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Growing up on a houseboat.

October 4, 2011

The little community has gone

At the end of Crableck Lane where it met the Hamble there was a jetty where a group of boats were moored. Our house boat Miscellany was nearby and was my family home from 1952-1962.
The boats by the jetty were the homes of people who had come before and during the war to escape the bombing raids. Nevil Shute’s 1938 novel What Happened to the Corbetts shows that even threat of war brought a ‘fear’ that city life would be obliterated and those remaining would be at risk not just of bombs but of disease and starvation. Although this didn’t happen, Southampton was badly hit and many homes destroyed. So those with boats used them; there were moorings along the river and the ‘boat-yards,’ such as Deacons,Elephant  and Faulkes became populated because there was a water supply and links to the local towns and schools. Most people moved back to their homes immediately after the war but few remained; either attached to this ‘un-named’ out back or simply had nowhere else to go.
My parents came to the area in 1948; my father worked as a boat builder and my mother a teacher for while in a school in Old Burseldon. They lived on other smaller boats until myself my siblings came along and we needed a more stable environment and they converted their last acquisition – a redundant landing craft.
It was on a particularly high tide in spring 1953 that my dad was able to float Miscellany across the marsh and moor her against the bank of the river where she was our happy home for a while.
Although Crableck didn’t have any of the amenities afforded by the other boatyards it was a little more sheltered from the winds and tides and comfortable for a growing family. Also, it was within 2 miles of the local school and shops and near a good bus route. We had milk, bread and mail delivered to a box at the end of the lane. In his spare time my father converted a ship’s life-boat into a sailing yacht which we sailed during the summer weekends to creeks and rivers of the Solent.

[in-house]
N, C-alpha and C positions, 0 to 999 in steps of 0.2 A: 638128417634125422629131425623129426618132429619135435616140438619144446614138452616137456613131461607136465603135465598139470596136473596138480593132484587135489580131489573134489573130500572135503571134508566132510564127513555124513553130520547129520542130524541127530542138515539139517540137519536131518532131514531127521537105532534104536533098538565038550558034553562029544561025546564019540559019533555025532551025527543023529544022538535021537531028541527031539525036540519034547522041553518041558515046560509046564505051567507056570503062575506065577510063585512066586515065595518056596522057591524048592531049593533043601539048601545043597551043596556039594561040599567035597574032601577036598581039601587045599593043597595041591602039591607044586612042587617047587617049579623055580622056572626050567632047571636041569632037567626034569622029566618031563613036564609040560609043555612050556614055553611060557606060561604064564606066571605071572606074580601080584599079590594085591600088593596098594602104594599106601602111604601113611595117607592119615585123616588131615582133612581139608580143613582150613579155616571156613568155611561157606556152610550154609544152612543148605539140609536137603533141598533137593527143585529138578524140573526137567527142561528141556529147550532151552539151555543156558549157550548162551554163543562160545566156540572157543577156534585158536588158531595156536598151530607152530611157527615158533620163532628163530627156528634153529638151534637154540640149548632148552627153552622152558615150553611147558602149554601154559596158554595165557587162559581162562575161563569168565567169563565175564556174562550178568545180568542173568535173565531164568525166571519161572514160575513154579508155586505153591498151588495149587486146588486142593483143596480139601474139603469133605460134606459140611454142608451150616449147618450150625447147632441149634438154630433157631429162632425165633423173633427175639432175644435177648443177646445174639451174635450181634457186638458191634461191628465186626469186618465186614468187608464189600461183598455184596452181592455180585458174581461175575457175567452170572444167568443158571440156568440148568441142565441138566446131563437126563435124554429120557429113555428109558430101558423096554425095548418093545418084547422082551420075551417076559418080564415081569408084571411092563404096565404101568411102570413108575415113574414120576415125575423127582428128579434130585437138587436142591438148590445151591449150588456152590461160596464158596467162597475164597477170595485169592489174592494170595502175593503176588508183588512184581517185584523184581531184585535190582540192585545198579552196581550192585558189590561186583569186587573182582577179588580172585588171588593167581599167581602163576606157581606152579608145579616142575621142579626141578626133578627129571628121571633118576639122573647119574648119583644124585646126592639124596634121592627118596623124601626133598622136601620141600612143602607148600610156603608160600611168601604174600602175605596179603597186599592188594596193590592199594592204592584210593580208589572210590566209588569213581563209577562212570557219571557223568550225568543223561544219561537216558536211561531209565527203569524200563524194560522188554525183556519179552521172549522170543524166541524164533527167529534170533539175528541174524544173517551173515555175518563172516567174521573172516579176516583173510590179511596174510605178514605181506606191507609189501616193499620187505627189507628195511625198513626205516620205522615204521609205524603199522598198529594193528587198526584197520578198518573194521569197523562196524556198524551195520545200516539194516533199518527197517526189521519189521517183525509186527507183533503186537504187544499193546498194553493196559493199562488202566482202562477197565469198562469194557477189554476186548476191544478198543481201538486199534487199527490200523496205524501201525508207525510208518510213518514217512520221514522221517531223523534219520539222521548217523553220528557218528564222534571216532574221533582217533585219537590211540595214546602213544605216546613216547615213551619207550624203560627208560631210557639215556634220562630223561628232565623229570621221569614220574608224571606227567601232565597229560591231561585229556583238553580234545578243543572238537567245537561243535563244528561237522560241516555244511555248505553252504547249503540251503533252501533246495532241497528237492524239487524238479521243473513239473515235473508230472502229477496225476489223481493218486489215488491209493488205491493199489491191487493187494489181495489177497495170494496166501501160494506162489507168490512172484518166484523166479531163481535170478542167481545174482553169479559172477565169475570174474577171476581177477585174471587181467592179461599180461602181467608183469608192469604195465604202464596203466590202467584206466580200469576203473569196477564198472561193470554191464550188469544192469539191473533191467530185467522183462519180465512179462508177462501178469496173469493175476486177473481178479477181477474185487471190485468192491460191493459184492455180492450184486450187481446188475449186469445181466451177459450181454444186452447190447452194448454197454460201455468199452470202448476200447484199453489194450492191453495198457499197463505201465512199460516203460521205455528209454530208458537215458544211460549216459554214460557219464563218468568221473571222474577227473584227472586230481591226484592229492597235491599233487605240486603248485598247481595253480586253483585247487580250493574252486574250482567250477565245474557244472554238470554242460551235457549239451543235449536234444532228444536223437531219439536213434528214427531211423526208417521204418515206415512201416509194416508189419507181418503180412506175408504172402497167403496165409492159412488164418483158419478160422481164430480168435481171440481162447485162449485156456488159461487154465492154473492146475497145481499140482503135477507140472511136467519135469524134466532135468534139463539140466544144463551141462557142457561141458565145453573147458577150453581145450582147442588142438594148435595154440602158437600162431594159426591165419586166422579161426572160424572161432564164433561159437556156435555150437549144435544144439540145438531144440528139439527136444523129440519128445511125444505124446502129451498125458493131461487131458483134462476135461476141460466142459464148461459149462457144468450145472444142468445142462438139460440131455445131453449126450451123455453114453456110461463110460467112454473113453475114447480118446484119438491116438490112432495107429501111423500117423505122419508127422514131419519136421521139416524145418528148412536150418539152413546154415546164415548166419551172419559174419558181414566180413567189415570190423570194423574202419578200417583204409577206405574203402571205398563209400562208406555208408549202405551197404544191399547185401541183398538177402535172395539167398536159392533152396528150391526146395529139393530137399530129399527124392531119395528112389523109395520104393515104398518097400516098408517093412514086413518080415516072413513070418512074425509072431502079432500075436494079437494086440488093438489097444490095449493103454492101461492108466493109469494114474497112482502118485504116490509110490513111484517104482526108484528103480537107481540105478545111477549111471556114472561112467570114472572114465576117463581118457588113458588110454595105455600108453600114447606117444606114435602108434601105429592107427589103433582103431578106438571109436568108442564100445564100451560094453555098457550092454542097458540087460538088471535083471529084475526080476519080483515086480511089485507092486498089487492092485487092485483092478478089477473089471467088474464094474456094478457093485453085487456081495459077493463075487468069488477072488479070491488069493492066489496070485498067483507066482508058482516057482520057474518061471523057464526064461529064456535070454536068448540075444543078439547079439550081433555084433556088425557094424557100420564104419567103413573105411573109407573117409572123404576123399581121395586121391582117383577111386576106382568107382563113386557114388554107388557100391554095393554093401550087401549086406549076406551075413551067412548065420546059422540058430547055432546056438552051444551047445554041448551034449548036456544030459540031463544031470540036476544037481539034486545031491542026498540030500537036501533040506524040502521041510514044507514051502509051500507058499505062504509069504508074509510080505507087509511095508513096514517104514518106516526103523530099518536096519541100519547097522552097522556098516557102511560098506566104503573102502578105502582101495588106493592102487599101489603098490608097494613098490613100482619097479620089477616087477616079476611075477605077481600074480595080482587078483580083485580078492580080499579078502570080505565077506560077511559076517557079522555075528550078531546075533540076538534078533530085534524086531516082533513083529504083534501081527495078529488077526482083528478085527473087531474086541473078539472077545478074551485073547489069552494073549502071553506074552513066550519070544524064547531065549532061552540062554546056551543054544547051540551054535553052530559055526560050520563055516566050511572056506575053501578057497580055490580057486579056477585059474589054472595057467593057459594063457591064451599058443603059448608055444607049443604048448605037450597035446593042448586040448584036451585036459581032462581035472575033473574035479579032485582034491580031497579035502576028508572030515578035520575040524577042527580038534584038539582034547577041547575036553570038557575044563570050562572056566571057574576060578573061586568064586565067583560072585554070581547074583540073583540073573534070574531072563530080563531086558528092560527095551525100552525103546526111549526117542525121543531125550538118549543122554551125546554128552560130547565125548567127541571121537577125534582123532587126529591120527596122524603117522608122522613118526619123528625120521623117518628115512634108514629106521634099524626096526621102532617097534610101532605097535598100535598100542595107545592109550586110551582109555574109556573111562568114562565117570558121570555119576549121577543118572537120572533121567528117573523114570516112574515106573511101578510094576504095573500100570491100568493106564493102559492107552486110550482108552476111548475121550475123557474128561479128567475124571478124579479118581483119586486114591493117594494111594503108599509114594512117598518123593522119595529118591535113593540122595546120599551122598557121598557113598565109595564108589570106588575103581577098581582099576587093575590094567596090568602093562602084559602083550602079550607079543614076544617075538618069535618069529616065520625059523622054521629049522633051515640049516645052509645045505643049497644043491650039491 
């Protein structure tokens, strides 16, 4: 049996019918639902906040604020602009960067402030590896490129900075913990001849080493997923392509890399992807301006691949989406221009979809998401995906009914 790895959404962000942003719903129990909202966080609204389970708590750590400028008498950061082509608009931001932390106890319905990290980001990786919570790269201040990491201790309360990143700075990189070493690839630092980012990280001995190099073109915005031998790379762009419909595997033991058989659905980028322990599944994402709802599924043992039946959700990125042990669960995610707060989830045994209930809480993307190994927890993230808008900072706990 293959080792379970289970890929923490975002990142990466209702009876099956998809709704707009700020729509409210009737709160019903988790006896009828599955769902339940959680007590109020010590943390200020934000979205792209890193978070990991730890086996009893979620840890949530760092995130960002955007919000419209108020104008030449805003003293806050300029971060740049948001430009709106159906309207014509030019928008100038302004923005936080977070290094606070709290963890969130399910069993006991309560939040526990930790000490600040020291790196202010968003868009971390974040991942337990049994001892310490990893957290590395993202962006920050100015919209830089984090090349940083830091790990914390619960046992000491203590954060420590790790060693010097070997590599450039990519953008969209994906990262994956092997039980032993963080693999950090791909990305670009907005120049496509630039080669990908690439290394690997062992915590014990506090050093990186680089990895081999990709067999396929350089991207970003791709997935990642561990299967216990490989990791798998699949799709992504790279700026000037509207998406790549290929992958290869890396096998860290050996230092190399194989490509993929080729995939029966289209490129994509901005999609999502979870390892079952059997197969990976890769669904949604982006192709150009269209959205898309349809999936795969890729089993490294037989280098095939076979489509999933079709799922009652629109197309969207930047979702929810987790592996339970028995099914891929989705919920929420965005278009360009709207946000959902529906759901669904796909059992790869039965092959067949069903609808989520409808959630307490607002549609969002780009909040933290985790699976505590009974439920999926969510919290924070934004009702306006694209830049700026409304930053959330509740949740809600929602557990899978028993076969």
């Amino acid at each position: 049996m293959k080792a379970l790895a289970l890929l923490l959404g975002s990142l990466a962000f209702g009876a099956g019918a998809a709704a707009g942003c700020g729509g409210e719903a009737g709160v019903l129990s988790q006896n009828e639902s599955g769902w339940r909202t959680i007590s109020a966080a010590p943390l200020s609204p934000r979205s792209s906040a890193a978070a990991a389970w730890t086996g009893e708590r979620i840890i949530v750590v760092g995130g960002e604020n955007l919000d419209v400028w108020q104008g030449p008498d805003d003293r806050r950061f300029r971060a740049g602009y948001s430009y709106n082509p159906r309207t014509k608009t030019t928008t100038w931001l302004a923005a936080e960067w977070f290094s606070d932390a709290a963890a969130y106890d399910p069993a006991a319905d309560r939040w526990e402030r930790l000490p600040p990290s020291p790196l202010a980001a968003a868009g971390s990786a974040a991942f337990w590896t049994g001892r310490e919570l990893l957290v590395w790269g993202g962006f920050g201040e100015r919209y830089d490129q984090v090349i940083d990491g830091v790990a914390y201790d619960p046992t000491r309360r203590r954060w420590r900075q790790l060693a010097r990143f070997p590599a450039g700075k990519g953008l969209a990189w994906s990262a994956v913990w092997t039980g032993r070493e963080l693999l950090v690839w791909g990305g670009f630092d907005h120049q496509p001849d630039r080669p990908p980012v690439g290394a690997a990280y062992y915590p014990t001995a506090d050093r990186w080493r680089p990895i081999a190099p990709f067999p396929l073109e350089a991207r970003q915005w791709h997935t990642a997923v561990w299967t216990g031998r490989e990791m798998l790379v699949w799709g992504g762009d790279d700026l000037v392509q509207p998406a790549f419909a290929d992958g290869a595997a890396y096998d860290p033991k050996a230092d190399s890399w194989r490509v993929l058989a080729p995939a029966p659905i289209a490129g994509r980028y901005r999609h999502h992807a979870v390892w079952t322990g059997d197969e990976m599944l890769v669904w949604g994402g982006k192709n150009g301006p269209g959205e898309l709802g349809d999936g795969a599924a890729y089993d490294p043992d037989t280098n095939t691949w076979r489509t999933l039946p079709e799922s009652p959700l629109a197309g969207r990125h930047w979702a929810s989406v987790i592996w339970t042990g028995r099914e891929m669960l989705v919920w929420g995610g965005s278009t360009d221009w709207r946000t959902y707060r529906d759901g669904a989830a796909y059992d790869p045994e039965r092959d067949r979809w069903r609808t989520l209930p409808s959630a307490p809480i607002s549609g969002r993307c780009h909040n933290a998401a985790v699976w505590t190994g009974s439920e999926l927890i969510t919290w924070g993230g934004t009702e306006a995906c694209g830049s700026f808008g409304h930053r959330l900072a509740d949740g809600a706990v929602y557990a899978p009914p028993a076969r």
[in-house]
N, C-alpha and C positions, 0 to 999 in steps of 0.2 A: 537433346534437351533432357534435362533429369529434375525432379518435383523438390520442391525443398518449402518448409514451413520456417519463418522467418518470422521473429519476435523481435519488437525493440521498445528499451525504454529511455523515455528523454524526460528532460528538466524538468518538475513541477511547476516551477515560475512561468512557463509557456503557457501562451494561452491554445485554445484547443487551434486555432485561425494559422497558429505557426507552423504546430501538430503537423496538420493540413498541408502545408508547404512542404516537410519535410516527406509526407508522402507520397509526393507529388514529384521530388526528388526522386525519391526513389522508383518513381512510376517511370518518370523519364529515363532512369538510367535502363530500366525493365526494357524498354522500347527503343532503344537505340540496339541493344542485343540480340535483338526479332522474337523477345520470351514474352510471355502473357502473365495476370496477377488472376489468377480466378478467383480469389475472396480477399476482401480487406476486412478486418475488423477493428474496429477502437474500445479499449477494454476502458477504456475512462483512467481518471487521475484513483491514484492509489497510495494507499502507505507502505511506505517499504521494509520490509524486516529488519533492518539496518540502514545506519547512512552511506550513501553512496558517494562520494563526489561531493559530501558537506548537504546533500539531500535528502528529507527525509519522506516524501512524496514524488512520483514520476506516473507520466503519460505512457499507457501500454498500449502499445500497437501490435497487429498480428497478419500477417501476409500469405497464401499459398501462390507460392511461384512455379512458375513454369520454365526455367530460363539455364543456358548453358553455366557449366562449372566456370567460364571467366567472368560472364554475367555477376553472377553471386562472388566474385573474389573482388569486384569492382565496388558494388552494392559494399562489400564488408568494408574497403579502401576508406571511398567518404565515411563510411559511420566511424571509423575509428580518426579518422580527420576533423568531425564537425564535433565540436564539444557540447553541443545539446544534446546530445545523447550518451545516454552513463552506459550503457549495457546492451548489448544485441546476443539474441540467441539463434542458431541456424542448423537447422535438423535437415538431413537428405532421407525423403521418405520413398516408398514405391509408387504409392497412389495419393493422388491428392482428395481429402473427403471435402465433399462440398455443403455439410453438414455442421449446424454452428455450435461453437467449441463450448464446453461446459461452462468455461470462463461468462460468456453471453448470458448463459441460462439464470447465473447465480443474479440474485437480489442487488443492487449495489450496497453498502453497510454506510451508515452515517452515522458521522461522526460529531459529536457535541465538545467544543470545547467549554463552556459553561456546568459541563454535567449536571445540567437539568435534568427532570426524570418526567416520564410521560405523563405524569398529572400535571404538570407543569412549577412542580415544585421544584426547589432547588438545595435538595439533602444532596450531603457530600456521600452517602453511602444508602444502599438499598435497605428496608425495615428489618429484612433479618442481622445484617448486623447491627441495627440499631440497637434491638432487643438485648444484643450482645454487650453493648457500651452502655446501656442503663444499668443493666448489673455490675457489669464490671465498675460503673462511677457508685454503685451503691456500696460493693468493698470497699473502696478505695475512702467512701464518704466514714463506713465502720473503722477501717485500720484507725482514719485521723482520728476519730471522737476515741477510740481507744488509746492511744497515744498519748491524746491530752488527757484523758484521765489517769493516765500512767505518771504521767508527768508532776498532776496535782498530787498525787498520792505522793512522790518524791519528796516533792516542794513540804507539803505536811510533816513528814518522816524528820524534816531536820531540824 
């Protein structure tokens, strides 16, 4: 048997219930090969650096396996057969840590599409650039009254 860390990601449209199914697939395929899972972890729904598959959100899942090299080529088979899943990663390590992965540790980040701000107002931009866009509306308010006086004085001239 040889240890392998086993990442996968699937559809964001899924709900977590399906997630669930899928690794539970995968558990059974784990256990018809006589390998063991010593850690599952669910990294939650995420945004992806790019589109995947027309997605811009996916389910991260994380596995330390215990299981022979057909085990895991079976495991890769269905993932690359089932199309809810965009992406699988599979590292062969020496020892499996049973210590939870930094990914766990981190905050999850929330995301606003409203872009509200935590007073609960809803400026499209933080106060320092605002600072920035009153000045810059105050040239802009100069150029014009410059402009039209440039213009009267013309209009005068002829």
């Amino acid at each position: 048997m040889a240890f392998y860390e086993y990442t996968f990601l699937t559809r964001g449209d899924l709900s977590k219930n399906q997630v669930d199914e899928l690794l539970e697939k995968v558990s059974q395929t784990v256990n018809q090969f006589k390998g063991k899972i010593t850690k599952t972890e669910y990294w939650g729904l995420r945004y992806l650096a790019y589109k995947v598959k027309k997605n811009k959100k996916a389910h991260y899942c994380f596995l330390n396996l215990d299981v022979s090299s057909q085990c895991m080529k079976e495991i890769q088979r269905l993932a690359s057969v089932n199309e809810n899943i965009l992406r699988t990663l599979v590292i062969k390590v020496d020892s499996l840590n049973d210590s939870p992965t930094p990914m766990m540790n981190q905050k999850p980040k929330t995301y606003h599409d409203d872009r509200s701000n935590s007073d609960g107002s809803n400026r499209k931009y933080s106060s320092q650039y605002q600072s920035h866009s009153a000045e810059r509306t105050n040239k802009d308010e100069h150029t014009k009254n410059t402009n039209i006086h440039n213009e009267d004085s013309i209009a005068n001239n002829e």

This idyllic life style ended in 1962 when we had to move into a house to be near the local senior school. Meanwhile, the other inhabitants on the jetty had re-housed and the boats left to rot or if lucky taken away and restored.
Any other evidence of the little community was washed away with the tide.

6 Comments leave one →
  1. john permalink
    October 21, 2012 6:23 pm

    May I ask your father’s name?

    • October 21, 2012 6:31 pm

      Yes his name is Lenny Carrick Do you know him?

      • john permalink
        October 21, 2012 11:01 pm

        yes knew him well, from when he worked at riverside boatyard (above the railway bridge) till he looked after a training motor boat in mercury.

        two expresions of his:

        “I will go and give the job a good lookin at”

        and ” you shouldn’t eat it will give you proten poisioning”

      • October 22, 2012 5:51 am

        Yes that was him another was ‘never eat in drinking time!!’ I miss him xx Where are you now? You knew him a long time …

      • October 22, 2012 6:18 am

        John, what is your name? My little sisters still live in the area. Do you? Helen x

  2. January 8, 2014 7:51 am

    Reblogged this on Living, Libraries and [Dead] Languages and commented:

    As I look back and reflect; I wonder why boats are female so perhaps this reminiscence fits in with Women on Wednesday

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